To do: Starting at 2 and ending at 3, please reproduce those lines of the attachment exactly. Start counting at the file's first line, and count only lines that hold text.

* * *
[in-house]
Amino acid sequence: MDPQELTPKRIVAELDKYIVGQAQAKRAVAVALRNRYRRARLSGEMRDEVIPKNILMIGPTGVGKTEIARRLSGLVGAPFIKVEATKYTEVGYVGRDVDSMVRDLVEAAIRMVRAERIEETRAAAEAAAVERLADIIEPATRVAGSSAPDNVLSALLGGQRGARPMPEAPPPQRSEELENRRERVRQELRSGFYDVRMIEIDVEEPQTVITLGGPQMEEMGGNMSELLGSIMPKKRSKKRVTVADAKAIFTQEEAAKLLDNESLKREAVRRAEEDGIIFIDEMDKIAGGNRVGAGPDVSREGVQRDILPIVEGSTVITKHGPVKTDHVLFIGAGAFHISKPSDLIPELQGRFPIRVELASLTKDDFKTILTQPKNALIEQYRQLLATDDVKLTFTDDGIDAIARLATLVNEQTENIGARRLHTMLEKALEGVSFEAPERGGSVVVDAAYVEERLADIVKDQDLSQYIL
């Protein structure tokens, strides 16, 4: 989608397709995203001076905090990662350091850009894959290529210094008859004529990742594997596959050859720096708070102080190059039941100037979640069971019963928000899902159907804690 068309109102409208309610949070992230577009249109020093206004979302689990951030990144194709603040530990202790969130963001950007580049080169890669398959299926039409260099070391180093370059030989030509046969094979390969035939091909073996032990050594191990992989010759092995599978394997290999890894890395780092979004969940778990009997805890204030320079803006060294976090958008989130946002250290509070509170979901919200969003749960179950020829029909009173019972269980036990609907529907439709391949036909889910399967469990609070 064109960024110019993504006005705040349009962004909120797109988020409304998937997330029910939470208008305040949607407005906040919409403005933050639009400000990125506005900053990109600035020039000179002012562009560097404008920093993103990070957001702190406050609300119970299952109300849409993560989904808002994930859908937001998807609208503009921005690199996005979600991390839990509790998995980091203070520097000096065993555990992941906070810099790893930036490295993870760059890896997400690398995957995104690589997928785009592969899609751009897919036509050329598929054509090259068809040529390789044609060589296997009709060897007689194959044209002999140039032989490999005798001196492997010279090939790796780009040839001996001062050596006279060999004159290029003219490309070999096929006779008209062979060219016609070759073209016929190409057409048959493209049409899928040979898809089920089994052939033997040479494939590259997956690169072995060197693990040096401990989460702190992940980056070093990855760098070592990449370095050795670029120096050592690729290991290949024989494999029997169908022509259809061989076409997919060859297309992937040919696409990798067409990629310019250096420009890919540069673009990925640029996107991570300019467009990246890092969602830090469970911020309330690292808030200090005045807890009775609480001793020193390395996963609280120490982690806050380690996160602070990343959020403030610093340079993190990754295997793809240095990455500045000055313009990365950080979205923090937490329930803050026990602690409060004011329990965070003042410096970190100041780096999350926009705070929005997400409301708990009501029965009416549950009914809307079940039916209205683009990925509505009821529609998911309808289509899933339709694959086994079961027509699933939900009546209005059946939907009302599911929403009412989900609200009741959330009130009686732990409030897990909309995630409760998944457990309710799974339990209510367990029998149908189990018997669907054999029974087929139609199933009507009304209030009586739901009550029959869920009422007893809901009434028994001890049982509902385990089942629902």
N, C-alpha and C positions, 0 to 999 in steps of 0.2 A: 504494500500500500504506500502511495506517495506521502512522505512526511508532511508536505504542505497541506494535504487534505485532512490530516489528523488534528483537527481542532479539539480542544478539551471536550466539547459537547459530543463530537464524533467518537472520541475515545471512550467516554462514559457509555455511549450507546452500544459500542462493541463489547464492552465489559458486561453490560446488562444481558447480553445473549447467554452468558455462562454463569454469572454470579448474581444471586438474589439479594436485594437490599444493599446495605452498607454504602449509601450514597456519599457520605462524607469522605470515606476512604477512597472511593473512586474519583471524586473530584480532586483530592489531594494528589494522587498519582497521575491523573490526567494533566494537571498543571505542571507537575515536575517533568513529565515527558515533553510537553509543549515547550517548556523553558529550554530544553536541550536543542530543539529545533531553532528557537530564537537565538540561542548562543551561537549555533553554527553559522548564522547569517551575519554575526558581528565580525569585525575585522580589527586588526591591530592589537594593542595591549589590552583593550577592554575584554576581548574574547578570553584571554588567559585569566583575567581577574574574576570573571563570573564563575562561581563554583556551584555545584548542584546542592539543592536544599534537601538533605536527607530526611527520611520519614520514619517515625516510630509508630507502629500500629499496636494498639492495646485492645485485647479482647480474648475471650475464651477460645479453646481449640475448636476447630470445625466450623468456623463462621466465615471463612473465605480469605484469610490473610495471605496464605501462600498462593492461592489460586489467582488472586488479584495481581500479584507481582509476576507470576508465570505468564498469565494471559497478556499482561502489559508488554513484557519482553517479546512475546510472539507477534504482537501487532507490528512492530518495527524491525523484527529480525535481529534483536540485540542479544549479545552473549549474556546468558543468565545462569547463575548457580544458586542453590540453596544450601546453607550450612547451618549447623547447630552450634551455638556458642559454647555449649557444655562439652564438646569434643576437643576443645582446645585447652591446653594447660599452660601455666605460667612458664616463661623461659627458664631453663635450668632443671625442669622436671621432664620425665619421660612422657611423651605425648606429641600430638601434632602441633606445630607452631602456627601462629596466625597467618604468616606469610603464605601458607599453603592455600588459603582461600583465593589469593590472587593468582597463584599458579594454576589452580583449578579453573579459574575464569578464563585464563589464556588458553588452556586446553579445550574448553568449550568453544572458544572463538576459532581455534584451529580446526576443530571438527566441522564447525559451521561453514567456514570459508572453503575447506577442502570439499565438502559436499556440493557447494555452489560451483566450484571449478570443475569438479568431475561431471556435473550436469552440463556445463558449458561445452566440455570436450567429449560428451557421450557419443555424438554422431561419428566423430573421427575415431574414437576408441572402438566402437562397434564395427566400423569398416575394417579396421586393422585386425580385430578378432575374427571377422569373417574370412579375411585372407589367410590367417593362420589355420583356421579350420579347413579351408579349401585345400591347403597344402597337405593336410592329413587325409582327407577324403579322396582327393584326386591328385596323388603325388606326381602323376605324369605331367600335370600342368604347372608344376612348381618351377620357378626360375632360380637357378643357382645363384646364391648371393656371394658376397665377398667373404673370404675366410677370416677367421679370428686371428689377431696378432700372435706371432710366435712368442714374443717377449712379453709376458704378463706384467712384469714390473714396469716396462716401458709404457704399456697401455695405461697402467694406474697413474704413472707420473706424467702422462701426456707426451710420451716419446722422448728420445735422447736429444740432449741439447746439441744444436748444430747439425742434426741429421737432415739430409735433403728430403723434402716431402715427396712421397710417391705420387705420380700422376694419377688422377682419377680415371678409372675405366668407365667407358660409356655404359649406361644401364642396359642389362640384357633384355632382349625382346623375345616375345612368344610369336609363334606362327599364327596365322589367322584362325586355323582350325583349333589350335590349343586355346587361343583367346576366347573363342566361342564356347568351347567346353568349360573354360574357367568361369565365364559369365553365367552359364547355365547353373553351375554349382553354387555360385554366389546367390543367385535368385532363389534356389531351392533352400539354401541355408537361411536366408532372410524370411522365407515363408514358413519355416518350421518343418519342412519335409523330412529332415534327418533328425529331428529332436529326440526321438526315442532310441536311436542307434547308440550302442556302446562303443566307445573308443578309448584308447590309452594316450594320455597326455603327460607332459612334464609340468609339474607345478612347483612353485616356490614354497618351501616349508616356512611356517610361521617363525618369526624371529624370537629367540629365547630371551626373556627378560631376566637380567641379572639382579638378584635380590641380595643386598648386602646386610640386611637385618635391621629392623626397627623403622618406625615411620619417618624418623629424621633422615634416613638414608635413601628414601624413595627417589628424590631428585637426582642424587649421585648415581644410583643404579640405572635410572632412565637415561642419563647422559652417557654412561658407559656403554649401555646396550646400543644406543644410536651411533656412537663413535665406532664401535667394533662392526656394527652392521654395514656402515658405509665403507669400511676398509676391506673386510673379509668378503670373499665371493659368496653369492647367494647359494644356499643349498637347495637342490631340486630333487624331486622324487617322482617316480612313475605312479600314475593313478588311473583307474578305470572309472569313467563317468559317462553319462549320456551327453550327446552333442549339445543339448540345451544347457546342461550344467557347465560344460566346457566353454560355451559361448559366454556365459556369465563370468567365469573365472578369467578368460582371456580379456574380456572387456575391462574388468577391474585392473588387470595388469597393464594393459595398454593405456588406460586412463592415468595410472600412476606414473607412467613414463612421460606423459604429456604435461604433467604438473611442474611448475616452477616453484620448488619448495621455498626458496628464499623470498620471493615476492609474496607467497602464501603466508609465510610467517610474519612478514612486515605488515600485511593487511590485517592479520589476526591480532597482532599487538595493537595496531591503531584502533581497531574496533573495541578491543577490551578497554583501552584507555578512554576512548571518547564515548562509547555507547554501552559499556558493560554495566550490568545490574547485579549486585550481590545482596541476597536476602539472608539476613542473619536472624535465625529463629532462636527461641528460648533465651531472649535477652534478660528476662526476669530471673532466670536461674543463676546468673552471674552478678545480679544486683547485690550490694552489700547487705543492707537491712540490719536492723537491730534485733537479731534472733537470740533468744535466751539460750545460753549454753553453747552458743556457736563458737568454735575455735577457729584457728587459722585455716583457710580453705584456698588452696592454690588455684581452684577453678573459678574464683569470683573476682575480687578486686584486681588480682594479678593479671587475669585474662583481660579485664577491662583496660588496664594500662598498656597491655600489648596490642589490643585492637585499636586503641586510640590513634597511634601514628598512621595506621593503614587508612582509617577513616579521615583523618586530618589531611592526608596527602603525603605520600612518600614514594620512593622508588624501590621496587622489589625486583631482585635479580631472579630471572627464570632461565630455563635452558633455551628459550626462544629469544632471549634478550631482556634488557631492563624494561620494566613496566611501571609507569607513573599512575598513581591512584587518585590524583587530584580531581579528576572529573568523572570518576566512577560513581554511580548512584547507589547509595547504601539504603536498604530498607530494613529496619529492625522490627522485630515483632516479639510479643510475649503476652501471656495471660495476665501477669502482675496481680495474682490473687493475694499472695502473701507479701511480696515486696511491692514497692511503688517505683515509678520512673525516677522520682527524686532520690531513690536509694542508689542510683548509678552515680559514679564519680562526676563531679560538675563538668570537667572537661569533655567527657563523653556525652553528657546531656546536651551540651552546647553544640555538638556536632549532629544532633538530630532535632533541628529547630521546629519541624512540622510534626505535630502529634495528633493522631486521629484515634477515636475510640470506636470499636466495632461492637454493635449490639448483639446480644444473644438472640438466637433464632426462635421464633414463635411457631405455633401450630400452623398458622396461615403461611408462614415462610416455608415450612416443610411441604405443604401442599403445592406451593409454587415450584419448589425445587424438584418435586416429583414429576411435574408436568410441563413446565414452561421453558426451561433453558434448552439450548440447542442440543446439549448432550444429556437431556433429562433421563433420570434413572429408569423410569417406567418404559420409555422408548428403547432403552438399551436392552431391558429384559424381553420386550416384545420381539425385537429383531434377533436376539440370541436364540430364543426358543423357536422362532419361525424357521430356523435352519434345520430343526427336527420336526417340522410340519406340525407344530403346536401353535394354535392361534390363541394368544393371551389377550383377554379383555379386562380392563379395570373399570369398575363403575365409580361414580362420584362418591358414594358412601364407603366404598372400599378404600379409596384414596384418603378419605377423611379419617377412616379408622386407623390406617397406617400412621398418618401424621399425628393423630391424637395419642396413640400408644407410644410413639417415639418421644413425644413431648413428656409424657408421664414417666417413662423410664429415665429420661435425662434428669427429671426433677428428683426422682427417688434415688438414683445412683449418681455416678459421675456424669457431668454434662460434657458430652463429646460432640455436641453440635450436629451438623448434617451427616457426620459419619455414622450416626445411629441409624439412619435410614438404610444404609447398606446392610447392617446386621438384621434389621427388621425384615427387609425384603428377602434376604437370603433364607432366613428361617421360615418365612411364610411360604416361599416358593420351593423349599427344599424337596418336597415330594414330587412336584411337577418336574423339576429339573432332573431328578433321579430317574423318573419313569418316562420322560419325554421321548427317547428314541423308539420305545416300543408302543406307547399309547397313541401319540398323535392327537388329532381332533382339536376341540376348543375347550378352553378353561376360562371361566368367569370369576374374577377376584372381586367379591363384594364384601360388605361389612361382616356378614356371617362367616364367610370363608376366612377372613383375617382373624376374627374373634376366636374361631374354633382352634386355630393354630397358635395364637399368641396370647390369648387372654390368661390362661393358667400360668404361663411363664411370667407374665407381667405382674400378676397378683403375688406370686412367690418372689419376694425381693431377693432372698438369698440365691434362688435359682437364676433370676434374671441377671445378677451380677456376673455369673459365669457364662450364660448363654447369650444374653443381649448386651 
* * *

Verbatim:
Amino acid sequence: MDPQELTPKRIVAELDKYIVGQAQAKRAVAVALRNRYRRARLSGEMRDEVIPKNILMIGPTGVGKTEIARRLSGLVGAPFIKVEATKYTEVGYVGRDVDSMVRDLVEAAIRMVRAERIEETRAAAEAAAVERLADIIEPATRVAGSSAPDNVLSALLGGQRGARPMPEAPPPQRSEELENRRERVRQELRSGFYDVRMIEIDVEEPQTVITLGGPQMEEMGGNMSELLGSIMPKKRSKKRVTVADAKAIFTQEEAAKLLDNESLKREAVRRAEEDGIIFIDEMDKIAGGNRVGAGPDVSREGVQRDILPIVEGSTVITKHGPVKTDHVLFIGAGAFHISKPSDLIPELQGRFPIRVELASLTKDDFKTILTQPKNALIEQYRQLLATDDVKLTFTDDGIDAIARLATLVNEQTENIGARRLHTMLEKALEGVSFEAPERGGSVVVDAAYVEERLADIVKDQDLSQYIL
């Protein structure tokens, strides 16, 4: 989608397709995203001076905090990662350091850009894959290529210094008859004529990742594997596959050859720096708070102080190059039941100037979640069971019963928000899902159907804690 068309109102409208309610949070992230577009249109020093206004979302689990951030990144194709603040530990202790969130963001950007580049080169890669398959299926039409260099070391180093370059030989030509046969094979390969035939091909073996032990050594191990992989010759092995599978394997290999890894890395780092979004969940778990009997805890204030320079803006060294976090958008989130946002250290509070509170979901919200969003749960179950020829029909009173019972269980036990609907529907439709391949036909889910399967469990609070 064109960024110019993504006005705040349009962004909120797109988020409304998937997330029910939470208008305040949607407005906040919409403005933050639009400000990125506005900053990109600035020039000179002012562009560097404008920093993103990070957001702190406050609300119970299952109300849409993560989904808002994930859908937001998807609208503009921005690199996005979600991390839990509790998995980091203070520097000096065993555990992941906070810099790893930036490295993870760059890896997400690398995957995104690589997928785009592969899609751009897919036509050329598929054509090259068809040529390789044609060589296997009709060897007689194959044209002999140039032989490999005798001196492997010279090939790796780009040839001996001062050596006279060999004159290029003219490309070999096929006779008209062979060219016609070759073209016929190409057409048959493209049409899928040979898809089920089994052939033997040479494939590259997956690169072995060197693990040096401990989460702190992940980056070093990855760098070592990449370095050795670029120096050592690729290991290949024989494999029997169908022509259809061989076409997919060859297309992937040919696409990798067409990629310019250096420009890919540069673009990925640029996107991570300019467009990246890092969602830090469970911020309330690292808030200090005045807890009775609480001793020193390395996963609280120490982690806050380690996160602070990343959020403030610093340079993190990754295997793809240095990455500045000055313009990365950080979205923090937490329930803050026990602690409060004011329990965070003042410096970190100041780096999350926009705070929005997400409301708990009501029965009416549950009914809307079940039916209205683009990925509505009821529609998911309808289509899933339709694959086994079961027509699933939900009546209005059946939907009302599911929403009412989900609200009741959330009130009686732990409030897990909309995630409760998944457990309710799974339990209510367990029998149908189990018997669907054999029974087929139609199933009507009304209030009586739901009550029959869920009422007893809901009434028994001890049982509902385990089942629902």